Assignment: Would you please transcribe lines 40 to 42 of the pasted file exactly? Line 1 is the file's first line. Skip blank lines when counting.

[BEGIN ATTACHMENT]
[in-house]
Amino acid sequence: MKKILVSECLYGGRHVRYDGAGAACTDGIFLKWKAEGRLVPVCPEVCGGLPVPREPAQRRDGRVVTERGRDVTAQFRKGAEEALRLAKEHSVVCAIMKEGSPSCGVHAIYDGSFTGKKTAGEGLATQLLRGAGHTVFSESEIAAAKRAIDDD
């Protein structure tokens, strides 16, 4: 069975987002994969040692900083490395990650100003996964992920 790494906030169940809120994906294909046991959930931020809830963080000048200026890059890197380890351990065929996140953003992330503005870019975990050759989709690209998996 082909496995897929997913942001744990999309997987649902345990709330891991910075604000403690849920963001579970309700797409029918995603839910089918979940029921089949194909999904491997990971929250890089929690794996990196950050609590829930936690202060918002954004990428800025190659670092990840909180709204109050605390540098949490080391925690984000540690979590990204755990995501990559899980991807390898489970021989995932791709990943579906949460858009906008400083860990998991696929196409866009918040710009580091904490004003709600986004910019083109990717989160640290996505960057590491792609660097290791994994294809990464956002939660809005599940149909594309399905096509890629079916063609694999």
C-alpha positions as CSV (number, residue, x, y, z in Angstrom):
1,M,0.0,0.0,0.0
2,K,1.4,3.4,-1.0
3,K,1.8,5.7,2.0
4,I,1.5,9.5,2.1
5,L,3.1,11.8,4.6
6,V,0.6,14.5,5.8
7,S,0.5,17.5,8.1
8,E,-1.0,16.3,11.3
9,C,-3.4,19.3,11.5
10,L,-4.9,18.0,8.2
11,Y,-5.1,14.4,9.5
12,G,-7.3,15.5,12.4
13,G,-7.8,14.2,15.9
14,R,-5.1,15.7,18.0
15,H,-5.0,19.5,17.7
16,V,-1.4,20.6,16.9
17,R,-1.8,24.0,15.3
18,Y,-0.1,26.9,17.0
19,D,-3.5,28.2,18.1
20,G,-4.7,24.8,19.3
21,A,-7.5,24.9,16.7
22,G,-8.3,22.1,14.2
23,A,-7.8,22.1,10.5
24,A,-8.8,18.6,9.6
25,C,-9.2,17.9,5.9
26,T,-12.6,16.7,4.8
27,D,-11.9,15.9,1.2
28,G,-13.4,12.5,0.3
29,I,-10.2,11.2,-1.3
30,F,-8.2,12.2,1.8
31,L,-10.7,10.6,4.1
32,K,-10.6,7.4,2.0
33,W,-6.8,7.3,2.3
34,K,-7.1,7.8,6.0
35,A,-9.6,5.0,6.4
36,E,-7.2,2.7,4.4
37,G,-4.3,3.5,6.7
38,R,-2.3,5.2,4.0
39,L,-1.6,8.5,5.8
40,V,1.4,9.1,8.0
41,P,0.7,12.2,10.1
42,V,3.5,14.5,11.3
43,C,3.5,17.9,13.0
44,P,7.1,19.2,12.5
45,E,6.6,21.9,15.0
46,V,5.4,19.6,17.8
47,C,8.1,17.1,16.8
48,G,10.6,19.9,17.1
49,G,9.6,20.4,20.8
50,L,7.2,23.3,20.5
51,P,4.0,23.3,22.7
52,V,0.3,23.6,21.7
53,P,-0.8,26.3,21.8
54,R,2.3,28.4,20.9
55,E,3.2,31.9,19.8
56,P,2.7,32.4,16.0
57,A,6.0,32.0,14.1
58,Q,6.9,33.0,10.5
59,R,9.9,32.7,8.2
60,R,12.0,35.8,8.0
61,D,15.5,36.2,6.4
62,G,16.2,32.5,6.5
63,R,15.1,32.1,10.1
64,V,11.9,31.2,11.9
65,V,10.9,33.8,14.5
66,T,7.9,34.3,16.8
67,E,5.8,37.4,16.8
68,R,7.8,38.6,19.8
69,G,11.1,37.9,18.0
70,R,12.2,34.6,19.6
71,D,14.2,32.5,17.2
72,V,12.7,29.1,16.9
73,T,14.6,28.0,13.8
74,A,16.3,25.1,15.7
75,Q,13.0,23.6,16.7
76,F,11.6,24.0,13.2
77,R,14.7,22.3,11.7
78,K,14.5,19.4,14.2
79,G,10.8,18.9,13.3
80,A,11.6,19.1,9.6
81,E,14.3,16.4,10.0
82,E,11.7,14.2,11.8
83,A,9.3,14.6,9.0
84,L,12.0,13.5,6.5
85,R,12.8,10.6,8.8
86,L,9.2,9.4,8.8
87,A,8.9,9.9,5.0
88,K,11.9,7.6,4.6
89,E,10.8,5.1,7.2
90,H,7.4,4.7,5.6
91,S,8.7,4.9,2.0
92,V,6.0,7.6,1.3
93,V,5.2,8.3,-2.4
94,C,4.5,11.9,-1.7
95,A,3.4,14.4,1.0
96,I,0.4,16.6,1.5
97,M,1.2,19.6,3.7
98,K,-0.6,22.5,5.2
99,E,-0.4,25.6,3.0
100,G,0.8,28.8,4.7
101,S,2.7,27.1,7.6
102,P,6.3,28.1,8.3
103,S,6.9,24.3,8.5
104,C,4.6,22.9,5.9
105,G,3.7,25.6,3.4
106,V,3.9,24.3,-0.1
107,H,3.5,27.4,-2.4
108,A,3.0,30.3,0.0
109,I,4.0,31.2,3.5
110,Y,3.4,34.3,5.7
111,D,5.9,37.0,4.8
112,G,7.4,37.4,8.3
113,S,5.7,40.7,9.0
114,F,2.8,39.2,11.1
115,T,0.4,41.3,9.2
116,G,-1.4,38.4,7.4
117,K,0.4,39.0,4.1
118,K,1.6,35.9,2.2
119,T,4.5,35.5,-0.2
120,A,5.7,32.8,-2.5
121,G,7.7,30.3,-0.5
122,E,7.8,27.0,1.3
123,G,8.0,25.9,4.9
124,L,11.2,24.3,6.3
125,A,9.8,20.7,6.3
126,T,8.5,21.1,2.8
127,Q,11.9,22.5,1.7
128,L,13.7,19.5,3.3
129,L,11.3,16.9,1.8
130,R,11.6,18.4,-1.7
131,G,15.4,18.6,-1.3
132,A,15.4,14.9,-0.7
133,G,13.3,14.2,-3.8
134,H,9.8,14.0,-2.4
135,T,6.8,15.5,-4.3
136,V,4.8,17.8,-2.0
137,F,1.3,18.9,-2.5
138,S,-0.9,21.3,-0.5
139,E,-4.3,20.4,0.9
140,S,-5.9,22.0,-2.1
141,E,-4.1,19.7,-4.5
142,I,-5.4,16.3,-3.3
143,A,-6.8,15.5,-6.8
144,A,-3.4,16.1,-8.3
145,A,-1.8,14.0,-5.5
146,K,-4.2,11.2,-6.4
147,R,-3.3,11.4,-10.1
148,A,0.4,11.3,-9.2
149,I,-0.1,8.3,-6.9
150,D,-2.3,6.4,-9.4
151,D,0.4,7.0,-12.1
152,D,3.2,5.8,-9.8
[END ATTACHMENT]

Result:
36,E,-7.2,2.7,4.4
37,G,-4.3,3.5,6.7
38,R,-2.3,5.2,4.0